By Spencer . October 15, 2010 . 3:22pm
Before I unwrapped Kirby’s Epic Yarn someone else saw the game on my desk. "Who’s this pink guy," she said pointing at the cover. She likes cute things, but doesn’t really play games other than DJ Max Portable. "Oh, that’s Kirby," I said, "He’s one of Nintendo’s characters and in this game he’s made of yarn." Curious about what Kirby was, but more drawn to the stringy characters on the cover, she decided to play Kirby’s Epic Yarn with me.
The art style is striking. Patch Land, the yarn-realized world Kirby gets sucked into after eating a textile metamato, gives this platformer a unique feel from the second you turn the game on. While Kirby can’t eat enemies in Kirby’s Epic Yarn, he can still use them as weapons. Developer Good-Feel gave Kirby has a yarn whip to unravel enemies. Or, if you hold down the 1 button, Kirby can roll them up into a yarn ball, which you can toss at other enemies. It’s sort of like eating an enemy and spitting out a star, but… with a whip and yarn balls. Some enemies turn into special yarn balls like flash-yarn (a yarn ball that acts like flashlight) or a spread shot (look for bees).
Kirby’s yarn whip is also handy during cooperative play because you can help a person playing Prince Fluff with jumps. You can grab Prince Fluff (or vice-versa) in mid-air and safely bring him to a platform. Kirby’s Epic Yarn doesn’t have extremely difficult gaps to cross, but I played through the first three areas of Patch Land with someone who never completed World 1 of Super Mario Bros. on her own. The yarn whip rescues and using Kirby as a makeshift moving platform (you can even stand on Kirby when he turns into parachute) made Kirby’s Epic Yarn, in her words, "comfortable to play." Getting treasures, furniture you use to decorate Kirby’s apartment, is also easier in co-op since you can toss each other to patchwork treasure chests.
The other reason why Kirby’s Epic Yarn is more accessible is it’s impossible to die.
Kirby’s Epic Yarn doesn’t have a game over screen. Get hit and you drop beads in the way Sonic the Hedgehog loses rings. They explode onto the screen and you have a few seconds to pick up ruby shapes and stars before they flicker away. Unlike Sonic, it’s possible to recover all of your dropped beads. Even if you miss a jump you won’t lose a life or have to restart a stage. Angie, an angel-like yarn creature, picks up Kirby or Prince Fluff out of the pit and carries him to safe ground. You permanently lose some beads in the process since they fall into the abyss, but that’s a minor penalty for someone who just wants to explore Yarn Land. Angie can even carry one player to the other in cooperative mode. All you have to do is press A to call her.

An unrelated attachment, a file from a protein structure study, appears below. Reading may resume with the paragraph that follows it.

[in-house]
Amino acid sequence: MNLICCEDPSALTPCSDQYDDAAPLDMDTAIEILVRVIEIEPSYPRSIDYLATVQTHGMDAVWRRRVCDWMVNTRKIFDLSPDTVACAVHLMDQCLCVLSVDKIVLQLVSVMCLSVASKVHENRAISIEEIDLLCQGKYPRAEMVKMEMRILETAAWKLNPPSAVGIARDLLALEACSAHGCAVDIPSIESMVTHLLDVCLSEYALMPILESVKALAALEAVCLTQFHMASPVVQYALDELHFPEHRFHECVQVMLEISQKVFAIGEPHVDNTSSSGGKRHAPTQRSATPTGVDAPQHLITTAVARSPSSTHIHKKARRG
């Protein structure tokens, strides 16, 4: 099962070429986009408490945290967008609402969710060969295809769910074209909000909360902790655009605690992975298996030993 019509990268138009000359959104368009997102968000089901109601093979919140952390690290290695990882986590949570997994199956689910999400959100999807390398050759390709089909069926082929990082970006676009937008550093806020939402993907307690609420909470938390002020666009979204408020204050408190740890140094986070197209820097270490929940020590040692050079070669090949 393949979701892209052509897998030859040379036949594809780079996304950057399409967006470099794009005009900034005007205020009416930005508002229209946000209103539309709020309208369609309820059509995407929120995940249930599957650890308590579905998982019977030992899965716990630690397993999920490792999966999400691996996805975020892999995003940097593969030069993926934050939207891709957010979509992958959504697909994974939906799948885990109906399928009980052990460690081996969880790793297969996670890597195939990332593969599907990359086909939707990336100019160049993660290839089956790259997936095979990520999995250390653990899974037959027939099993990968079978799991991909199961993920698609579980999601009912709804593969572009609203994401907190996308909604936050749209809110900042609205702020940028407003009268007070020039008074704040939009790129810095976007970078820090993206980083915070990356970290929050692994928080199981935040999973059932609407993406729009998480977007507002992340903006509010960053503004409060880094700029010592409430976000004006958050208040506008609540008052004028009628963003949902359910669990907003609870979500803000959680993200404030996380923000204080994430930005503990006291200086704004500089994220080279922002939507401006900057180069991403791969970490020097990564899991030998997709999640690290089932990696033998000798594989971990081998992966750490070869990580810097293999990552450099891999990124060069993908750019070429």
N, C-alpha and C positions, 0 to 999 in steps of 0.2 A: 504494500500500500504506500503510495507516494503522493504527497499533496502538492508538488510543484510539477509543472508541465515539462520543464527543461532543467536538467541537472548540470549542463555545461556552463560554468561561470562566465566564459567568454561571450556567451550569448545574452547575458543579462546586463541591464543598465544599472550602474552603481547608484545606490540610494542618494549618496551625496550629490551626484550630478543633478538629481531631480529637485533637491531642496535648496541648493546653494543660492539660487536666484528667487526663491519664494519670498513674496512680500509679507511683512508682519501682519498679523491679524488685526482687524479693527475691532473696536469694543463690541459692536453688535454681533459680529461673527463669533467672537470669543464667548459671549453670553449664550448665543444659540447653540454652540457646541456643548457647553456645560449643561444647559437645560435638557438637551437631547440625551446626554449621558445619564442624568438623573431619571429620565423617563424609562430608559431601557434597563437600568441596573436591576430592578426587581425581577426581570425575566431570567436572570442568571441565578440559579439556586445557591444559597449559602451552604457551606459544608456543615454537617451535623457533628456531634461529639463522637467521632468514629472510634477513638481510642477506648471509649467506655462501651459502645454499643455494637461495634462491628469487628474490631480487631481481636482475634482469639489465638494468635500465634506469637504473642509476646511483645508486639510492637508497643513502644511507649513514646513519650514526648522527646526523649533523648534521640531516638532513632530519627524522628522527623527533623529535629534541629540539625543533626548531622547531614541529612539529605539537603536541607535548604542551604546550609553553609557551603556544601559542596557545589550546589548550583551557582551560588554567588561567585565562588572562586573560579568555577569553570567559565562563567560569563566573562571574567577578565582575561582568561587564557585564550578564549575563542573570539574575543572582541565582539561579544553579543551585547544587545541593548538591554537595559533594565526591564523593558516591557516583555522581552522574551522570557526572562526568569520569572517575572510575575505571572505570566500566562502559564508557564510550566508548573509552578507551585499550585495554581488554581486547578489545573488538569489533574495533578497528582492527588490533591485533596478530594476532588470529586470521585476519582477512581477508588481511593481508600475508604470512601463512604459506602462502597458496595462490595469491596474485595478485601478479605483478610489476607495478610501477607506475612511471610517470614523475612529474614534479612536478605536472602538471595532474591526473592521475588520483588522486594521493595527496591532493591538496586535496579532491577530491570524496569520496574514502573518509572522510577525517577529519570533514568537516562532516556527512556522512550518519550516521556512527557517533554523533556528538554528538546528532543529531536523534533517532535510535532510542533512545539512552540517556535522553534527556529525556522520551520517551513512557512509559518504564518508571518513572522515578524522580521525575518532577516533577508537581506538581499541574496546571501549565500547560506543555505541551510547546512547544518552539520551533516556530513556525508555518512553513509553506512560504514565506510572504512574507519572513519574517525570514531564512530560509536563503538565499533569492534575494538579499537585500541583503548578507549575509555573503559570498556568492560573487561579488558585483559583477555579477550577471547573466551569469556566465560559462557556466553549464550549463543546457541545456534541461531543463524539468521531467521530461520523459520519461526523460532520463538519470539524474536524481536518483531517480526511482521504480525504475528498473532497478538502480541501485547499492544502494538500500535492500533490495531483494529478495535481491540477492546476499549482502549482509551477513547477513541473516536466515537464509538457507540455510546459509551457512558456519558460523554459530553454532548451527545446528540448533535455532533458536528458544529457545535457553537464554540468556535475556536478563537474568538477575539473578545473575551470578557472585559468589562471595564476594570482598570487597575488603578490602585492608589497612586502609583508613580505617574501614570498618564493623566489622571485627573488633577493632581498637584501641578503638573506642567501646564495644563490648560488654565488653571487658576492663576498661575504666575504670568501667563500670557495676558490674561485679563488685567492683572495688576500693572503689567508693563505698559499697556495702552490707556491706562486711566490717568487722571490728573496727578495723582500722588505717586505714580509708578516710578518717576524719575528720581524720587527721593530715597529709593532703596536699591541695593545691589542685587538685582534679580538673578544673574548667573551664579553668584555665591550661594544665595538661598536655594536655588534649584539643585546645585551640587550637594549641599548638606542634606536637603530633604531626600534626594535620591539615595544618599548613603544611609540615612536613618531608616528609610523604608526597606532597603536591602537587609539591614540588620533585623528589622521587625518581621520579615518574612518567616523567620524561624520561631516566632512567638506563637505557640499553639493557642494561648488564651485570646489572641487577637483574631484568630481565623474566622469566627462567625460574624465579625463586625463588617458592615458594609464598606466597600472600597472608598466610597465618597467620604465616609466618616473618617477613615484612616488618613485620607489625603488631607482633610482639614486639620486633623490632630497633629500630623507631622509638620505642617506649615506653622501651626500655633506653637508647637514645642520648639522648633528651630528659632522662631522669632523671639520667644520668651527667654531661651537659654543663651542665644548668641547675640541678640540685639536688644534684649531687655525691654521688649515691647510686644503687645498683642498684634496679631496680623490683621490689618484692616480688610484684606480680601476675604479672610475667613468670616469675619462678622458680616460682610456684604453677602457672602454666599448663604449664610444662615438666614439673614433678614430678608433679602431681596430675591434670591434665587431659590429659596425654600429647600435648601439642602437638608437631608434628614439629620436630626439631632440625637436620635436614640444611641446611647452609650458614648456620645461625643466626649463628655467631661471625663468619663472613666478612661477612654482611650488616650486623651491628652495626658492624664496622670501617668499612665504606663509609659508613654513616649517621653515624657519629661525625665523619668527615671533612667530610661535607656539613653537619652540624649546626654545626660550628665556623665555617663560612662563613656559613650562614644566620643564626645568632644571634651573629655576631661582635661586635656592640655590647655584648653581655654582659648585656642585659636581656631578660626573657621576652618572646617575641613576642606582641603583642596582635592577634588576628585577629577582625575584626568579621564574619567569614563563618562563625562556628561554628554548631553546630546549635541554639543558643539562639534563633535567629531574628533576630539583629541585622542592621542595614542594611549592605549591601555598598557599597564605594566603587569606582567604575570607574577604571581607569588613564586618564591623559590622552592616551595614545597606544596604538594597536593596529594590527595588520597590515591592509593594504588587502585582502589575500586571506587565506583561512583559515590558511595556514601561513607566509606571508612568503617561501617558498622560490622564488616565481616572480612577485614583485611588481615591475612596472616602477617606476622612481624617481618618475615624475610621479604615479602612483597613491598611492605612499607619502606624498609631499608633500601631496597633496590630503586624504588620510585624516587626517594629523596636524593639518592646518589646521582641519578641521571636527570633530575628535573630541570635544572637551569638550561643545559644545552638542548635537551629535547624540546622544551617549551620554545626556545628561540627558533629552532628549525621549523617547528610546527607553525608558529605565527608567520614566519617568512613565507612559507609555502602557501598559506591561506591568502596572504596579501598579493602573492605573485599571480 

So, where’s the challenge you say?
1.) It’s in the boss levels. Well, not defeating the bosses, but beating while keeping your bead count high. That means dodging attacks and learning patterns. Win with enough beads and you’ll earn a secret area patch that unlocks extra levels. I went back and unlocked these in single player mode. Usually, optional levels have gimmicks that let players use Kirby’s transformations for a longer time. Within levels, transformations are like a platforming break. You might turn into an off-roader for a few minutes after yanking a transform patch, but one of the unlocked levels is an entire stage where Kirby (and Prince Fluff) are trucks.
Robo-Kirby or as the game calls him, Tankbot, is one of the transformations. This mode uses a neat co-op control scheme where player two moves Tankbot and fires missiles while player one controls Tankbot’s arms to punch enemies and knock obstacles out of the way. There’s a train transformation too where players take turns drawing train tracks by pointing with the remote for the Kirby Fluff express to drive on. While Tankbot is a lot of fun with two players, the train areas can be frustrating.
2.) Back in Quilty Court, Kirby’s landlord gives you decoration requests. You have to furnish rooms with treasures found in levels to attract tenants. Yarn pal neighbors also give Kirby challenges like time attack mini-stages where you have to lasso hidden friends and bead collecting runs.
Most importantly, Kirby’s Epic Yarn is a "good feel" game. It’s relaxing rather than adrenaline pumping through out the eight hours it takes to defeat Yin-Yarn. I mean, half of the game for my other half was decorating Kirby’s apartment with the right furniture (there’s a throne, a sun clock, and sushi on a camel) and wallpaper.